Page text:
Planetary hyperspectral imaging
Imaging spectroscopy in the visible and in the infrared is a key remote sensing technique for exploring and studying planetary objects in the Solar System. Since 1989, imaging spectrometers have been onboard orbiters around the Moon, Mars, Venus, Jupiter, Saturn, asteroids, and outer planet satellites. The acquisition of three dimensional hyperspectral images (2 spatial, 1 spectral) allows the mapping of chemical, physical and structural properties related to surfaces and atmospheres. Consequently, planetary environments - past or present - can be investigated. Continuing technological improvements and new missions have promoted improvements in the dimensionality and precision as well as dramatically expended spectro-image collections. A new generation of imaging spectrometers has also emerged with an additional angular dimension. This progress provides exciting new opportunities but accentuates the complexity of data analysis and challenges of eliminating instrumental artifacts. This special session welcomes all contributions that represent the state of the art in using hyperspectral imaging for planetary exploration included (but not restricted) to: sensors (design and calibration), image processing (artifact reduction, atmospheric correction), spectro-photometry, physical modeling, spectral unmixing and endmember extraction, and applications (minerals, ices, aerosols, regolith properties, climate, etc.).
F) DAVOS ATMOSPHERE AND CRYOSPHERE ASSEMBLY (DACA-13)
8-12 July 2013, Davos, Switzerland
Abstract deadline coming up soon !!! 31 January 2013.
This conference is a joint assembly organized by The International Association of Meteorology and Atmospheric Sciences (IAMAS) and the International Association of Cryospheric Sciences (IACS), will bring together some 1’200 scientists from both fields to present and discuss the latest research in separate or joint sessions. A large variety of topics will be covered, from ice-sheet modelling to extreme climate events, from solar UV radiation to avalanche formation and permafrost – be sure to contribute and benefit from the possibility to extend your network and meet excellent scientists from a wide range of fields.
DACA-13 will be held from July 8 – 12 in the mountain resort of Davos, where the exciting outdoors join culture, lifestyle and an invigorating climate in the middle of the magnificent alpine landscape.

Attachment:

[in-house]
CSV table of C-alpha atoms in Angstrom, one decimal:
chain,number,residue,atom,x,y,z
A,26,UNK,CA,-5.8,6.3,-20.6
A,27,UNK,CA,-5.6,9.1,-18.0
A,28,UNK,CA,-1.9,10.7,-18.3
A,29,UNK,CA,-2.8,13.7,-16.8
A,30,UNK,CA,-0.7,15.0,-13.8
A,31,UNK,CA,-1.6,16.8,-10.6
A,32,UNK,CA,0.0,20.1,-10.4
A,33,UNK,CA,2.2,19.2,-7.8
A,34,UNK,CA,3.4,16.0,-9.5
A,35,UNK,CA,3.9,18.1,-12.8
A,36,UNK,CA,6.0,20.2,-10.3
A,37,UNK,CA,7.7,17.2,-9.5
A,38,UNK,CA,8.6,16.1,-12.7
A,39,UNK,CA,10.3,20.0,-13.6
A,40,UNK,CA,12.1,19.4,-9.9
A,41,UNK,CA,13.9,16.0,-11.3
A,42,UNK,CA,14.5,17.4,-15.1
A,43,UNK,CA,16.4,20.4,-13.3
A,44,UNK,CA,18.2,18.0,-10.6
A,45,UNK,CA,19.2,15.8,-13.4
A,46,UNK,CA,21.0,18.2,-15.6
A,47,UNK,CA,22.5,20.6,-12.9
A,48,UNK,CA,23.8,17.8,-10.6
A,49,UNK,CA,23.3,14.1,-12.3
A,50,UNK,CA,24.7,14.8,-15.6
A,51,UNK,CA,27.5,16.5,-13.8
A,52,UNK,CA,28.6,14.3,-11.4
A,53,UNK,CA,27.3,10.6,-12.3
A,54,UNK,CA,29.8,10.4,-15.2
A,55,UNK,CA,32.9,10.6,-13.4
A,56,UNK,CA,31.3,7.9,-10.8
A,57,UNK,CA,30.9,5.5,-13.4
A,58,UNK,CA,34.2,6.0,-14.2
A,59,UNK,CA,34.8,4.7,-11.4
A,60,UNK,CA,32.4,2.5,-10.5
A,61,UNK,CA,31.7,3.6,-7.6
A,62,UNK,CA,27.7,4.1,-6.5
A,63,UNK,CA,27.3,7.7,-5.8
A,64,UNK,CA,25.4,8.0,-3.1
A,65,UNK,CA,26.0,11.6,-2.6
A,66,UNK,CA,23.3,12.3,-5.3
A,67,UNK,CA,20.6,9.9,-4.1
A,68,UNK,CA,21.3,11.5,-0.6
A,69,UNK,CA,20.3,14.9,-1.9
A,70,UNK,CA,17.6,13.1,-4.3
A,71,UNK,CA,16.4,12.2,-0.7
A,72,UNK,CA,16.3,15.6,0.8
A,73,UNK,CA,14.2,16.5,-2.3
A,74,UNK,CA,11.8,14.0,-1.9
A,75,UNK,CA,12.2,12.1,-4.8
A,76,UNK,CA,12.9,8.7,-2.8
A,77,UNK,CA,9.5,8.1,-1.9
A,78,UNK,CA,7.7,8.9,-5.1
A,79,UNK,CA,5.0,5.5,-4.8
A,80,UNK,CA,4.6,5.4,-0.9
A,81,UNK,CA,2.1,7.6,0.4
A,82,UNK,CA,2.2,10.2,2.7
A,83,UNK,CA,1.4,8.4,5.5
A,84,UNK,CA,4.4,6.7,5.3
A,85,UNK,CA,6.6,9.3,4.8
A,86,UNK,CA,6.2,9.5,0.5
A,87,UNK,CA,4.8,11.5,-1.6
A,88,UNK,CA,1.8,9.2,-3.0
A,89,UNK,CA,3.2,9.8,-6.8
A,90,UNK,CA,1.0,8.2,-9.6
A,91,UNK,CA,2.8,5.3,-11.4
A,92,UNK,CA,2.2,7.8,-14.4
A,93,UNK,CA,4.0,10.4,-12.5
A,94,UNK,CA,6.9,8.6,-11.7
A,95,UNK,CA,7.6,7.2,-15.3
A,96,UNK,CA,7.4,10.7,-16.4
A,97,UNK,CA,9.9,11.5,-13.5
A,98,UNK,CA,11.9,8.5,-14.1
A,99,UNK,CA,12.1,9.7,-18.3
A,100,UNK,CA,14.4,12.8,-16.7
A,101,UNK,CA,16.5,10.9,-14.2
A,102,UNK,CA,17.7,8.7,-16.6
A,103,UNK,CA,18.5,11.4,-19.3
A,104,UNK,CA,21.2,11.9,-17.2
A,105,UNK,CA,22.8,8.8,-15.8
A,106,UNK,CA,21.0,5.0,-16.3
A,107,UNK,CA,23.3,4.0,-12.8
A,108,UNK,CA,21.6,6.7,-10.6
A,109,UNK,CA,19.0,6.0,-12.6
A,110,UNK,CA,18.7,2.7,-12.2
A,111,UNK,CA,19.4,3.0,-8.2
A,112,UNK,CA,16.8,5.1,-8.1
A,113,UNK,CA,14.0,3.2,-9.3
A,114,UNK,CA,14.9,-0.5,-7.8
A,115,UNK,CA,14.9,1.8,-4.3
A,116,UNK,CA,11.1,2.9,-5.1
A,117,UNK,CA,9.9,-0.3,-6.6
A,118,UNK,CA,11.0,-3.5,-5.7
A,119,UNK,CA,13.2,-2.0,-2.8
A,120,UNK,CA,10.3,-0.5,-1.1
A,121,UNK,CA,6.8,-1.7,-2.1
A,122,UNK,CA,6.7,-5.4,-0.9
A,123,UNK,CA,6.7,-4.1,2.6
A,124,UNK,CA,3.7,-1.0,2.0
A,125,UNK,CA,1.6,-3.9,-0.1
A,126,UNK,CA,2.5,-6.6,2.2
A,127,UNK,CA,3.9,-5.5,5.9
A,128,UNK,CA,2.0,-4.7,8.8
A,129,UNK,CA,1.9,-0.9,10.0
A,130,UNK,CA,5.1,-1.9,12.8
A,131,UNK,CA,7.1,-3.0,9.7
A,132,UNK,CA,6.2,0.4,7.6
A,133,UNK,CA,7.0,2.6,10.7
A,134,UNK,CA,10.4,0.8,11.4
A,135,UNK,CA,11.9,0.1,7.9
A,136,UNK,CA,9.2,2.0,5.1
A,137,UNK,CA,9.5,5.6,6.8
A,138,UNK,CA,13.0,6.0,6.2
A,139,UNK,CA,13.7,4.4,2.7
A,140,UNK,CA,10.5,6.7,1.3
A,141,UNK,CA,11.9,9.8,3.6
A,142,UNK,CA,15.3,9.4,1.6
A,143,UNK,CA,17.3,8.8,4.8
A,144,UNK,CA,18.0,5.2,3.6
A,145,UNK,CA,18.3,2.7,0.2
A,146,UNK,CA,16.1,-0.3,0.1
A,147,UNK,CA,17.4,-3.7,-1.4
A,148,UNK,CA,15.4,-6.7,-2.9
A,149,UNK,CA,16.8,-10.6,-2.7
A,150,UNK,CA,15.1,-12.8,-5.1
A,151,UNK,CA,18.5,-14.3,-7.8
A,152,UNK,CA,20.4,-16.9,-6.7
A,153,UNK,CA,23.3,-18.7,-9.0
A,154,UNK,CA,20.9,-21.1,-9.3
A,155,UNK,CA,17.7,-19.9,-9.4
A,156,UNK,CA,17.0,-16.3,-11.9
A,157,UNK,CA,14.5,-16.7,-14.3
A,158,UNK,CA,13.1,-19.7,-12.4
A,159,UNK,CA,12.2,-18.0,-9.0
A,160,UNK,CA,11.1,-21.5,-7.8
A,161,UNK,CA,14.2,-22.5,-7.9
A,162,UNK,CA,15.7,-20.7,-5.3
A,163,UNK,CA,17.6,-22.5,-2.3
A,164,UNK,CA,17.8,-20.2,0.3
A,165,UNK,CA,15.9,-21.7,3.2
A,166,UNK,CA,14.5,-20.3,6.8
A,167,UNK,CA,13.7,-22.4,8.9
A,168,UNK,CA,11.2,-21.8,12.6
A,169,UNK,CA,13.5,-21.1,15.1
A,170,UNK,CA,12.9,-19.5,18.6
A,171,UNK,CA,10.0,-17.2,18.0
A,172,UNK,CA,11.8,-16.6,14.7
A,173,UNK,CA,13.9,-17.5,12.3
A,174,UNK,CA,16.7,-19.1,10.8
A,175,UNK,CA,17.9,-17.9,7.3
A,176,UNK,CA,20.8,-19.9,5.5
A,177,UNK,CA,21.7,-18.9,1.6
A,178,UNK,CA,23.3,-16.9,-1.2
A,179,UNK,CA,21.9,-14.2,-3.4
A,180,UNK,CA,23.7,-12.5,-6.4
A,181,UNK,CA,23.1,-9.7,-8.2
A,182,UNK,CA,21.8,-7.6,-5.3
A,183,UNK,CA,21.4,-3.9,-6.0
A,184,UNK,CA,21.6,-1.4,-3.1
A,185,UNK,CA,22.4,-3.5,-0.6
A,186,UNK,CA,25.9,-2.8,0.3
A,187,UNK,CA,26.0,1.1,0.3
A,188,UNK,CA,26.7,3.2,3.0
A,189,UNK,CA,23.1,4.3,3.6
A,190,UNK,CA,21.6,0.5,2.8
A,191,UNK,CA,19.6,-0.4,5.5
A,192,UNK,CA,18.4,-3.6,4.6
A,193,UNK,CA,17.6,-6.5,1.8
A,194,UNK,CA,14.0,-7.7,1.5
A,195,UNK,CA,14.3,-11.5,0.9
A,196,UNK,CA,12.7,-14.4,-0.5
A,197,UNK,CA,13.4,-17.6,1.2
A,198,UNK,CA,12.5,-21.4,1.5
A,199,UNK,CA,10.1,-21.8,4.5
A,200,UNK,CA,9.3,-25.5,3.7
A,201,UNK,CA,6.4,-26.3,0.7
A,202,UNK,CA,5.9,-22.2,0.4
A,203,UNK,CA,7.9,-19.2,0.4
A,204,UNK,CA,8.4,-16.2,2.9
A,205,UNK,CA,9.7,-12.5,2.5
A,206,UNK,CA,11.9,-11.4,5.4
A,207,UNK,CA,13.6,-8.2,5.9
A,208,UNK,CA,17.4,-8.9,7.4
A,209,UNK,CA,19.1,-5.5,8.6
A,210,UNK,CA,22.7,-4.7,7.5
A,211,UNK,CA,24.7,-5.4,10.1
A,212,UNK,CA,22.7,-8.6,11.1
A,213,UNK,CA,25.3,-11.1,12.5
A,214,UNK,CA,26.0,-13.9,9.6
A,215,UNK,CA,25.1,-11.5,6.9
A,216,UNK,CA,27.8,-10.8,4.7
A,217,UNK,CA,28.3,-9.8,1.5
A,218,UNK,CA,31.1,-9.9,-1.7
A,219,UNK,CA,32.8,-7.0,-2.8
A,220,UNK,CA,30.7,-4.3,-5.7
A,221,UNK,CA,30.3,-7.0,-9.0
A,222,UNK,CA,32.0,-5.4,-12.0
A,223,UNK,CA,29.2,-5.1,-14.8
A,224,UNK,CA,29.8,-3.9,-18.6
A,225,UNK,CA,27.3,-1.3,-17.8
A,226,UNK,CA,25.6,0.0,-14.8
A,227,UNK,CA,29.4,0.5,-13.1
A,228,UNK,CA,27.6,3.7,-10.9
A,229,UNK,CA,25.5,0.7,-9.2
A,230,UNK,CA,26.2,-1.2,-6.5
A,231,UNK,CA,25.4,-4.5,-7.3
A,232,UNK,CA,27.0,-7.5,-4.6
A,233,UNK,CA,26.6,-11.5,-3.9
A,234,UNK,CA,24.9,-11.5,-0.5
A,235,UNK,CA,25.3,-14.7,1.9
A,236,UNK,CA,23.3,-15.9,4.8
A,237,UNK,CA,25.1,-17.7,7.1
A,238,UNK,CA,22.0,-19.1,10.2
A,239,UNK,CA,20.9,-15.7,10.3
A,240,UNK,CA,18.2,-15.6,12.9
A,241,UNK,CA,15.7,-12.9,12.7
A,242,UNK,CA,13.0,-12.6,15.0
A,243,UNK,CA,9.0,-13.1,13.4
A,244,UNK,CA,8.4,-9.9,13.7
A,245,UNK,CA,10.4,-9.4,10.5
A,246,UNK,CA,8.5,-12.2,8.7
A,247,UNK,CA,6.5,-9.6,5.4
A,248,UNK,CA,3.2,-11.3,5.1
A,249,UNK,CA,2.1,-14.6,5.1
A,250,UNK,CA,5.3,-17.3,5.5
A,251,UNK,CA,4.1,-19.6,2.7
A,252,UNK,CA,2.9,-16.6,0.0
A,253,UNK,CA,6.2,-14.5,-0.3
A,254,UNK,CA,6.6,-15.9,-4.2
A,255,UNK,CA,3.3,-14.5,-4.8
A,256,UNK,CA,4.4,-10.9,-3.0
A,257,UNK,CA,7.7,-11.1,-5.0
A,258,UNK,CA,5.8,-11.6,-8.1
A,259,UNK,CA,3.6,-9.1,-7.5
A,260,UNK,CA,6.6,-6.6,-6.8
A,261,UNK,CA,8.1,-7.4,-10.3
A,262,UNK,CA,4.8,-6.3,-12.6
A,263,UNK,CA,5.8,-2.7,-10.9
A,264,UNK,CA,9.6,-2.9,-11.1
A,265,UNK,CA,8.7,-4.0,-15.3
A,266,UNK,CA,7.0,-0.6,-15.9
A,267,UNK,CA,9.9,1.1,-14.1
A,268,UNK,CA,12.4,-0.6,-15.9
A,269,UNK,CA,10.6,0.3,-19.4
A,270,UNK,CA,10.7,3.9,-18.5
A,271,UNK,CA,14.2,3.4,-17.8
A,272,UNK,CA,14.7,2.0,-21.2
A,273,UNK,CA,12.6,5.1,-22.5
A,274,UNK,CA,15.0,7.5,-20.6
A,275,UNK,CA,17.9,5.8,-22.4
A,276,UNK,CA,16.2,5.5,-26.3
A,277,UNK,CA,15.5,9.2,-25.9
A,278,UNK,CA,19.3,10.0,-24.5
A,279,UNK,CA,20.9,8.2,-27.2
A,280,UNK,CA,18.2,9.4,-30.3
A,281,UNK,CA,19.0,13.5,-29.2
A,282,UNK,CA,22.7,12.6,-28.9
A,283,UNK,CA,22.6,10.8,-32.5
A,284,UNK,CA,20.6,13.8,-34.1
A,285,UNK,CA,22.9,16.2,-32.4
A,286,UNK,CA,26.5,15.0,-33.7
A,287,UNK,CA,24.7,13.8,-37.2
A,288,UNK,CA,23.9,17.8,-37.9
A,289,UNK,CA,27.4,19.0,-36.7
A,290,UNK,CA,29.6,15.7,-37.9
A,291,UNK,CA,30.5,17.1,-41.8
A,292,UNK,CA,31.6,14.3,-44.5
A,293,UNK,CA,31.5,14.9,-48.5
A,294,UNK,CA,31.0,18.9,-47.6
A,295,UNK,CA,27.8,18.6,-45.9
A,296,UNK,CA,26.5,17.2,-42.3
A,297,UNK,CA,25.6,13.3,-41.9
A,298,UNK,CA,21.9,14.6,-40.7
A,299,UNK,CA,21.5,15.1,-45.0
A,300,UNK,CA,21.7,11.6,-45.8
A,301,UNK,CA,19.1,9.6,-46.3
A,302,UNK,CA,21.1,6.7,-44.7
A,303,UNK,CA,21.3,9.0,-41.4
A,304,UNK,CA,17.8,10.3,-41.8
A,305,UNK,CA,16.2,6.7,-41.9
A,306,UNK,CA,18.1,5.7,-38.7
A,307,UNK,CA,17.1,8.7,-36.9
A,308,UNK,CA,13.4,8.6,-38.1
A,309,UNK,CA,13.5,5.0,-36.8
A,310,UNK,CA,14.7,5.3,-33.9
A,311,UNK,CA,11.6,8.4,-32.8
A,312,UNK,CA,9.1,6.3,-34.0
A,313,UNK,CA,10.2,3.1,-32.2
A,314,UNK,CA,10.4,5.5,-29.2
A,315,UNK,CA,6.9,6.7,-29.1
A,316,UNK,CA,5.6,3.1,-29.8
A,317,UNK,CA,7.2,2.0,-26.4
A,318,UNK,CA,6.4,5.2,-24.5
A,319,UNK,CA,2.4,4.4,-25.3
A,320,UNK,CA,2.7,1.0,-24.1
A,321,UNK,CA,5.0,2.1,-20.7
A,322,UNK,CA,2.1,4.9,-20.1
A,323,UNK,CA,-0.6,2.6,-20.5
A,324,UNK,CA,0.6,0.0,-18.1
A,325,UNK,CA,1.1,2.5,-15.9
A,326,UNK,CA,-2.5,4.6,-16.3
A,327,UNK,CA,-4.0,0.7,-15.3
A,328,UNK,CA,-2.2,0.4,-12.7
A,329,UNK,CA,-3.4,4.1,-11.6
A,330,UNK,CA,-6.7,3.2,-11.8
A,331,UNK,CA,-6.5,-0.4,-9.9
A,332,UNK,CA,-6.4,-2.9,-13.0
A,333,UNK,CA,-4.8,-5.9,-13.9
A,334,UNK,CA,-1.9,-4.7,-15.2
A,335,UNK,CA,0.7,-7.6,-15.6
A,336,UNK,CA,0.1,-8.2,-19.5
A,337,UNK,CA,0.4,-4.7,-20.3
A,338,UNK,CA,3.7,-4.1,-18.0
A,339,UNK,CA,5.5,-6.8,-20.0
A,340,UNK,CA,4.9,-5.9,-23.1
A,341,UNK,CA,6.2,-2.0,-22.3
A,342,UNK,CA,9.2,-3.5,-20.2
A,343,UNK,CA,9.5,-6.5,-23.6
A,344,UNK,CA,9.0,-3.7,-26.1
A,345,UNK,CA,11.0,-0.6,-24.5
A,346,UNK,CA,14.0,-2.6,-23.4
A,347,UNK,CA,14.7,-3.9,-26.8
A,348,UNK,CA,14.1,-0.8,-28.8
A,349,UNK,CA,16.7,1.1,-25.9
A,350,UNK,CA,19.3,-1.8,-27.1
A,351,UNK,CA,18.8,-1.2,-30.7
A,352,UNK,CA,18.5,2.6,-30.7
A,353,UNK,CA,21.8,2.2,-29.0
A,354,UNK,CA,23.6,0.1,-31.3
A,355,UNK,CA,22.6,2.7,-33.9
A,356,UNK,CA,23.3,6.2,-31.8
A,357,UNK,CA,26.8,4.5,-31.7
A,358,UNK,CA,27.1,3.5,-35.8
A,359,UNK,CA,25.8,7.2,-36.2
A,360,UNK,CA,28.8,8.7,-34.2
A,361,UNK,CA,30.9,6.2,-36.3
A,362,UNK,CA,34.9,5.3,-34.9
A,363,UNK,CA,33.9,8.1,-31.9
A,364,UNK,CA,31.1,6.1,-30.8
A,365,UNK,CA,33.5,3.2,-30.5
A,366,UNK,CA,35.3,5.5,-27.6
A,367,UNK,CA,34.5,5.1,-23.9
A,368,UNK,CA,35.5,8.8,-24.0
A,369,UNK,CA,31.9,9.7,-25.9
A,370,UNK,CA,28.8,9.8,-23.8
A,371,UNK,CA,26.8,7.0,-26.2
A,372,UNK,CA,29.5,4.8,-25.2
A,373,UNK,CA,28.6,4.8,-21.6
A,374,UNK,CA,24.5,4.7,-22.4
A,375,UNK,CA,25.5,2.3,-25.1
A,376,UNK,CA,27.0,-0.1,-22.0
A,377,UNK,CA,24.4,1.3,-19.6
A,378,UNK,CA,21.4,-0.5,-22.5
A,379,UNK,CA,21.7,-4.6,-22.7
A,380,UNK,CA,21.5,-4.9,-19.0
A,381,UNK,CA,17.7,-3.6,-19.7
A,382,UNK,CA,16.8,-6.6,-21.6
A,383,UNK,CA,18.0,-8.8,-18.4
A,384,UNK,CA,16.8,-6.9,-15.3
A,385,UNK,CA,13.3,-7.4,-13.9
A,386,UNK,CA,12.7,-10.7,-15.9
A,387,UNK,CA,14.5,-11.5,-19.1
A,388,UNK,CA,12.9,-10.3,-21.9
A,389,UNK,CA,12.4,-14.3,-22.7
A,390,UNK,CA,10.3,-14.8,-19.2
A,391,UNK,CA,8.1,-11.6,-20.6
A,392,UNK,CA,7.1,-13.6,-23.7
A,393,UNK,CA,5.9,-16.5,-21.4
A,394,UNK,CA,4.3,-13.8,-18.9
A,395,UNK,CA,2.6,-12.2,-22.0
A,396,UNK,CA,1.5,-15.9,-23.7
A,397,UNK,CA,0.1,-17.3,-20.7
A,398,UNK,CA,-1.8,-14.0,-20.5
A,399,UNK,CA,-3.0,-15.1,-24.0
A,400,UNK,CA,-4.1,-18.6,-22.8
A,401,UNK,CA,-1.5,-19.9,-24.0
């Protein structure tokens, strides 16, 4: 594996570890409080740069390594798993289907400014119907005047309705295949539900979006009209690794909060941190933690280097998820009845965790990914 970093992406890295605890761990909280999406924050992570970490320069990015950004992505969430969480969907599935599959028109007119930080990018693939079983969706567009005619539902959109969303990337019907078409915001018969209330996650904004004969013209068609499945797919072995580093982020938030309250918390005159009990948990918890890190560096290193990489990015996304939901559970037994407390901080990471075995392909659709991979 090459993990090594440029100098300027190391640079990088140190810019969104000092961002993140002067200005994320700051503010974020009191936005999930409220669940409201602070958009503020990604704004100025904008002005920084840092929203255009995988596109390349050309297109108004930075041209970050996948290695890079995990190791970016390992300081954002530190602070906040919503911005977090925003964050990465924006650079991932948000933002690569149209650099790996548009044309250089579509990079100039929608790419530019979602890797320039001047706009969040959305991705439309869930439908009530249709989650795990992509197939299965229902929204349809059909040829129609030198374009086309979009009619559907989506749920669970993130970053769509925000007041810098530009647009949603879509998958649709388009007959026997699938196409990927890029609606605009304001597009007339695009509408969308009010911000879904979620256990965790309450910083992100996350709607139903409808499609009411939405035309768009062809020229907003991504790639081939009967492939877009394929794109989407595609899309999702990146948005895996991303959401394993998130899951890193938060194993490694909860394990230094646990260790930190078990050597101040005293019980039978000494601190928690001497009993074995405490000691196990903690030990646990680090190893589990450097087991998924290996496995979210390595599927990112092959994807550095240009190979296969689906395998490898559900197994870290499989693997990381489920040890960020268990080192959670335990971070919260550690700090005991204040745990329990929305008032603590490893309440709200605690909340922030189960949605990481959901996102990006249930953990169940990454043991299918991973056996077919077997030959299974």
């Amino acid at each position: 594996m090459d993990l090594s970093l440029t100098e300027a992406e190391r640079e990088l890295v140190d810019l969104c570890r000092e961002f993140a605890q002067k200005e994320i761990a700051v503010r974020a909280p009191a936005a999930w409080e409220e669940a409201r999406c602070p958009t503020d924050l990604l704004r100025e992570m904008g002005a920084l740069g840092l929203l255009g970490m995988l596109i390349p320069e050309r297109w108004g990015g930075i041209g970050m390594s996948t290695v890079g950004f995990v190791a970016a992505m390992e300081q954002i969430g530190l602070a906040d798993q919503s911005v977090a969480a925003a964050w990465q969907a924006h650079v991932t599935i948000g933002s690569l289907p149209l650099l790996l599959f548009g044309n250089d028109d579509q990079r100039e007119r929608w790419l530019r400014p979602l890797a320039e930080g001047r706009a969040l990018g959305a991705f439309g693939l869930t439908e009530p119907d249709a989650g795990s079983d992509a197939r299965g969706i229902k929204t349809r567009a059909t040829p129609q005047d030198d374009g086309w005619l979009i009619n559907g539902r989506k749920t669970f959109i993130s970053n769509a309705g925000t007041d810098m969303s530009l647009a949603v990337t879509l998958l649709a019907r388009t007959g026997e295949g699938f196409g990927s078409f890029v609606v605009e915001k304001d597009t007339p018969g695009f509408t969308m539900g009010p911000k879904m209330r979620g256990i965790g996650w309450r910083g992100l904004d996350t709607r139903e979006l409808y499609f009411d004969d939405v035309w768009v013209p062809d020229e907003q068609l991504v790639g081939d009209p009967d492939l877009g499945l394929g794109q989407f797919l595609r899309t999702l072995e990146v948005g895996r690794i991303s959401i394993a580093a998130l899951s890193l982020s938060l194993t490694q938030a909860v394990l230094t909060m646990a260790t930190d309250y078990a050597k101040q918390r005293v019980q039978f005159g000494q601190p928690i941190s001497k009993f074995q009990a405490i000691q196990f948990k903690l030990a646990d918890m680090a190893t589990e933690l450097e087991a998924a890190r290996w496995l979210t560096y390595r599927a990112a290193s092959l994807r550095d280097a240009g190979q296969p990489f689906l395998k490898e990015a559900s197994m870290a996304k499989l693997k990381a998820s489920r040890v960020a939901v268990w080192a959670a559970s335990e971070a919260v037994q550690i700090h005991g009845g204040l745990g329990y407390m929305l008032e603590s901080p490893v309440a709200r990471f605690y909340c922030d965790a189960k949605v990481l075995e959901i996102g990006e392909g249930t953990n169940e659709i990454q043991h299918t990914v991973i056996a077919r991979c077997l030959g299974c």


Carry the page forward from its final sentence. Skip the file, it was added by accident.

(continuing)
The schedule for the week is now online. We hope to se you there!
G) COMETS AS TRACERS OF SOLAR SYSTEM FORMATION AND EVOLUTION
July 9-11, 2013, Toulouse, France
Abstract submission deadline: March 31, 2013
On-line registration deadline: April 30, 2013
Maximum number of participants: 60
We are pleased to announce a workshop on the role of comets in understanding the formation and evolution of the Solar System. This meeting will take place in a three-day science program comprised of themed sessions, and featuring a mixture of invited reviews, invited and contributed talks and posters.
The workshop will cover topics ranging from the dynamical and chemical evolution of the solar nebula during formation, to the techniques for measuring the composition of comets. Invited speakers include some of the community leaders in cometary science, measurements and technology development. We will discuss the role that Rosetta measurements will play in understanding the origin of Solar System bodies, and what future missions to comets are being planned. Abstract submissions for posters and for talks are encouraged, although the number of talks available is limited in order to keep the meeting to three days. Register early, as space is limited to no more than 60 participants! There will be a special issue of the journal Planetary and Space Science devoted to the works presented at this meeting.
From Kathleen Mandt and Olivier Mousis
H) THE PLUTO SYSTEM ON THE EVE OF EXPLORATION BY NEW HORIZONS:
PERSPECTIVES AND PREDICTIONS
Meeting Dates: July 22-26
Abstract Deadline: April 15
Early Bird Registration Deadline: May 31
Reception: July 21
The meeting is being held at The Johns Hopkins University Applied Physics Laboratory in Laurel, Maryland, USA.
In July 2015, NASA's New Horizons mission will conduct the first in situ exploration of the Pluto system in the Kuiper Belt. This scientific conference will take stock of our current knowledge of the Pluto system in advance of the New Horizons flyby, and introduce potential new mission collaborators and those interested in participating in NASA/SMD Pluto system data analysis programs to the details of the scientific investigations planned during the 6-month New Horizons encounter.
Both registration and abstract submission are now open for the Pluto-2013 conference at: http://plutoscience.jhuapl.edu
Abstracts are solicited on all facets of the Pluto system—including origins, interiors, surfaces, compositions, atmospheres, satellites, plasma, and context in the Kuiper Belt.
Special issues of both Icarus and JGR-Planets are planned to publish new results and prediction papers in 2014.
If you are interested in the Pluto system and its context within the Kuiper belt, join our invited speakers and the New Horizons science team at APL in July for this landmark meeting in the exploration of Pluto and the Kuiper Belt.
Alan Stern (Program Committee Chair)
Hal Weaver (Local Organizing Committee Chair)
Send submissions to:
Athena Coustenis, DPS Secretary (firstname.lastname@example.org)
LESIA (Bat. 18)
Observatoire de Paris-Meudon
5, place Jules Janssen
92195 Meudon Cedex